“My name’s not Sean, and I don’t owe you any money.”
That’s how my side of many conversations begin on my cell phone. And this is the story of how I became a deadbeat (once removed), and my experience with getting on debt collectors’ lists (never removed, no matter how hard you try).
Six months ago, I got a new cell phone. Soon after, it became clear the phone number’s previous owner, Sean M., had borrowed substantial sums for a mortgage and for other purposes from several well-known national banks. Sean did not pay his debts, a fact that debt collectors began calling to remind me of. Daily. Having no prior experience of being in debt collectors’ crosshairs, this was an eye-opener on how, at a retail level, the debt collection process works.
A typical conversation would go like this:
“May I speak to Sean M., please?”
“He no longer owns this phone number and I don’t know who he is.”
“Could you ask him to call us, please?”
“I said I don’t know him.”
Over time and dozens of calls, a few things became clear. The first and most important lesson was that bill collectors are paid to collect bills, not to fix their bosses’ database errors. If you answer the phone listed in their records, you are presumed to be the person who owes the money, and if you insist you’re not, you’re also presumed to be a liar.
To their credit, just one bill collector called after 8 p.m., and no one made a threat that would have been illegal under the Fair Debt Collections Practices Act. But neither was there any action taken to correct errors. When told their records are wrong, they insisted they were right, or hung up, or promised to fix it but didn’t. The debt collectors I dealt with clearly saw it in their self interest to move to the next call, and in moving on, they in essence threw my number back in the deadbeat pool for some other collector to deal with.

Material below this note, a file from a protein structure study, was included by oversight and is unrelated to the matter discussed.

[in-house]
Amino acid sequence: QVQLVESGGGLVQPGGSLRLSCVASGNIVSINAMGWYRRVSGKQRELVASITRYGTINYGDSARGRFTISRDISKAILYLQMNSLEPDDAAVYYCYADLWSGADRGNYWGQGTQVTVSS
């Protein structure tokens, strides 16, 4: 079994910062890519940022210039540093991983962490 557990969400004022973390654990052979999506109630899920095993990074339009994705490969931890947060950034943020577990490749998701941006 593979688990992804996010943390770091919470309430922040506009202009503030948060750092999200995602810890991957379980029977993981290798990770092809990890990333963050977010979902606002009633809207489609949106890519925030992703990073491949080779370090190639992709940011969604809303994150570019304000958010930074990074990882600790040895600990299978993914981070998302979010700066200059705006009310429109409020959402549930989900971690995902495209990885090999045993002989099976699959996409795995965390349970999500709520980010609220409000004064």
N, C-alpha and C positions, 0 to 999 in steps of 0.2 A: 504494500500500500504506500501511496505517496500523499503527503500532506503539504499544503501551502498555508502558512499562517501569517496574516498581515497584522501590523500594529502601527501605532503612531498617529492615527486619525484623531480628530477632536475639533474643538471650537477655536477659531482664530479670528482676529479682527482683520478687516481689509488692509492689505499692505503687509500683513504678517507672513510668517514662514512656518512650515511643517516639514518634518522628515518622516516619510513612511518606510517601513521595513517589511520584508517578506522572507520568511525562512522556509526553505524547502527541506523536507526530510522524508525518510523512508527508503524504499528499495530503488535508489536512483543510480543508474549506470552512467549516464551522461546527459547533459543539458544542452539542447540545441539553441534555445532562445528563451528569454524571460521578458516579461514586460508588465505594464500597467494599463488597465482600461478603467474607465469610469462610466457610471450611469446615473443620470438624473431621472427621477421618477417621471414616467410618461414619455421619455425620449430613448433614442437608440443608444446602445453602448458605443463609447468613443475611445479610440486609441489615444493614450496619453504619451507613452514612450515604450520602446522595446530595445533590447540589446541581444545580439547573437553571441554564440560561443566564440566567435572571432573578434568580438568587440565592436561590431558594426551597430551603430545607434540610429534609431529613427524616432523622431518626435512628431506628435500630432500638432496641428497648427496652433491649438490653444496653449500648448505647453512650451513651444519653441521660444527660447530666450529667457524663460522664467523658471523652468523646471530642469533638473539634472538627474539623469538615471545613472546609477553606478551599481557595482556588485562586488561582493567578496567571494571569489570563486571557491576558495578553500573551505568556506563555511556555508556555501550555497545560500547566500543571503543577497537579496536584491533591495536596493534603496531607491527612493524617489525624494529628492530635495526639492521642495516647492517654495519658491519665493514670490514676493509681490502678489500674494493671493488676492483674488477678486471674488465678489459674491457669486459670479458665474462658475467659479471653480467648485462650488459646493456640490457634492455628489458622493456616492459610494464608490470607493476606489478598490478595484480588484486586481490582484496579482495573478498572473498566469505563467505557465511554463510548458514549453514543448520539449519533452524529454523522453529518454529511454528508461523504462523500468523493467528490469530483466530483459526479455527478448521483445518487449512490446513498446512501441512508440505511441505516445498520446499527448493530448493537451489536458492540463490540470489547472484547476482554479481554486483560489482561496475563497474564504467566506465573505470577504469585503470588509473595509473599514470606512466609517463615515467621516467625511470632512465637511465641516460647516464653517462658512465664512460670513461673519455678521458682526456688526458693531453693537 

Asking to speak with a supervisor gets you cut off, or put on perpetual hold, or an encore performance of the conversation above. The results were the same. Despite months of protestations, the number of phone calls increased. Apparently, word got around: “Sean’s back!”
My “favorite” variation came from the automated bill collection calling system one national bank employs. It leaves phone messages demanding you phone back to a certain number. Once you do, you cannot proceed unless you “enter your 10-digit account number — now.” Not having any account, I couldn’t comply, now or ever. Within a few days, another automated debt collector called to demand my time.
The experience has left me more sympathetic to those caught in the system. I didn’t owe anyone a penny, and yet I couldn’t escape the debt collection system.
I finally did what the bill collectors did: I changed numbers, throwing “Sean’s” phone number back into the pool of available numbers, passing the problem down the line.
I pity the next “Sean.”
And no, I didn’t leave a forwarding message. My days as a deadbeat are finally over.